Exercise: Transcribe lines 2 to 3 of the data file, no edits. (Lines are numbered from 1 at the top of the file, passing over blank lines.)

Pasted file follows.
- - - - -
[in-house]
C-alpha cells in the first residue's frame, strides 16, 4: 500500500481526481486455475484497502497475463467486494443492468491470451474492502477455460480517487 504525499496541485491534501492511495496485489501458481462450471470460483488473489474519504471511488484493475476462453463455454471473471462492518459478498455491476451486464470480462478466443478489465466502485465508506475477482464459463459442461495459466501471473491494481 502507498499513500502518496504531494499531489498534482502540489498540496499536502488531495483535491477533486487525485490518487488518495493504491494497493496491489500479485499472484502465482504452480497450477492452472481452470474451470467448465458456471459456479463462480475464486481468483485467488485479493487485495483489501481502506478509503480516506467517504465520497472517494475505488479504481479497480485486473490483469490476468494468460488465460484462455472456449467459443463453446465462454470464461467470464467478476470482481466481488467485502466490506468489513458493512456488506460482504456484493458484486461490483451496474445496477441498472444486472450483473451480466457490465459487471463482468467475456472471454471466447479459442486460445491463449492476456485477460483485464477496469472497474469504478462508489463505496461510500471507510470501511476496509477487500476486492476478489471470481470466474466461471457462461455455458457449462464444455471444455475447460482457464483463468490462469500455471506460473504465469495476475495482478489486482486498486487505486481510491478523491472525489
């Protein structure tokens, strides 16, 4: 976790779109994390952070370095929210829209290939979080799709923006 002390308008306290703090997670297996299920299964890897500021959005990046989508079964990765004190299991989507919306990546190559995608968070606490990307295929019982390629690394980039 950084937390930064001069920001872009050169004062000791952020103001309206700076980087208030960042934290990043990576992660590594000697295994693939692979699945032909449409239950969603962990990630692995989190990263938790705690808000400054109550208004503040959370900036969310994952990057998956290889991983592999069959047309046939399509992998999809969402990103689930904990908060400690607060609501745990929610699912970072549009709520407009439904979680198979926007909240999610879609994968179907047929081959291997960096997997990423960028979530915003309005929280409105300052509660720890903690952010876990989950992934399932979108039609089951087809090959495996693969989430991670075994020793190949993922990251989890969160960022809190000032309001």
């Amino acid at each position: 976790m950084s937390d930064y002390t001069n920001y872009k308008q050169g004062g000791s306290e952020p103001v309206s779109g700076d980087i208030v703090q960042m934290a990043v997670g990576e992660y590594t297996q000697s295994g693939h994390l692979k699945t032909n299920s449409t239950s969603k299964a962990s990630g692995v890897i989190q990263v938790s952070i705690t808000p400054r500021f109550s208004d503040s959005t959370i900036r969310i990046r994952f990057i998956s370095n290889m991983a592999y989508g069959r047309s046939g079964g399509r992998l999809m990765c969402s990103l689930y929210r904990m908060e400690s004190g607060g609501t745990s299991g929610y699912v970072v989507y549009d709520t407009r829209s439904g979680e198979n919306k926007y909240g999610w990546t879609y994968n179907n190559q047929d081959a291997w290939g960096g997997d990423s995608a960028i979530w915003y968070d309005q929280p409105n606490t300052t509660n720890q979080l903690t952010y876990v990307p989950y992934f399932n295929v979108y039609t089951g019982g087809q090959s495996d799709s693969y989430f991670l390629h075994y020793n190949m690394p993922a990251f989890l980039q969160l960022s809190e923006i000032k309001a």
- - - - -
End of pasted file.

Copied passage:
C-alpha cells in the first residue's frame, strides 16, 4: 500500500481526481486455475484497502497475463467486494443492468491470451474492502477455460480517487 504525499496541485491534501492511495496485489501458481462450471470460483488473489474519504471511488484493475476462453463455454471473471462492518459478498455491476451486464470480462478466443478489465466502485465508506475477482464459463459442461495459466501471473491494481 502507498499513500502518496504531494499531489498534482502540489498540496499536502488531495483535491477533486487525485490518487488518495493504491494497493496491489500479485499472484502465482504452480497450477492452472481452470474451470467448465458456471459456479463462480475464486481468483485467488485479493487485495483489501481502506478509503480516506467517504465520497472517494475505488479504481479497480485486473490483469490476468494468460488465460484462455472456449467459443463453446465462454470464461467470464467478476470482481466481488467485502466490506468489513458493512456488506460482504456484493458484486461490483451496474445496477441498472444486472450483473451480466457490465459487471463482468467475456472471454471466447479459442486460445491463449492476456485477460483485464477496469472497474469504478462508489463505496461510500471507510470501511476496509477487500476486492476478489471470481470466474466461471457462461455455458457449462464444455471444455475447460482457464483463468490462469500455471506460473504465469495476475495482478489486482486498486487505486481510491478523491472525489
């Protein structure tokens, strides 16, 4: 976790779109994390952070370095929210829209290939979080799709923006 002390308008306290703090997670297996299920299964890897500021959005990046989508079964990765004190299991989507919306990546190559995608968070606490990307295929019982390629690394980039 950084937390930064001069920001872009050169004062000791952020103001309206700076980087208030960042934290990043990576992660590594000697295994693939692979699945032909449409239950969603962990990630692995989190990263938790705690808000400054109550208004503040959370900036969310994952990057998956290889991983592999069959047309046939399509992998999809969402990103689930904990908060400690607060609501745990929610699912970072549009709520407009439904979680198979926007909240999610879609994968179907047929081959291997960096997997990423960028979530915003309005929280409105300052509660720890903690952010876990989950992934399932979108039609089951087809090959495996693969989430991670075994020793190949993922990251989890969160960022809190000032309001």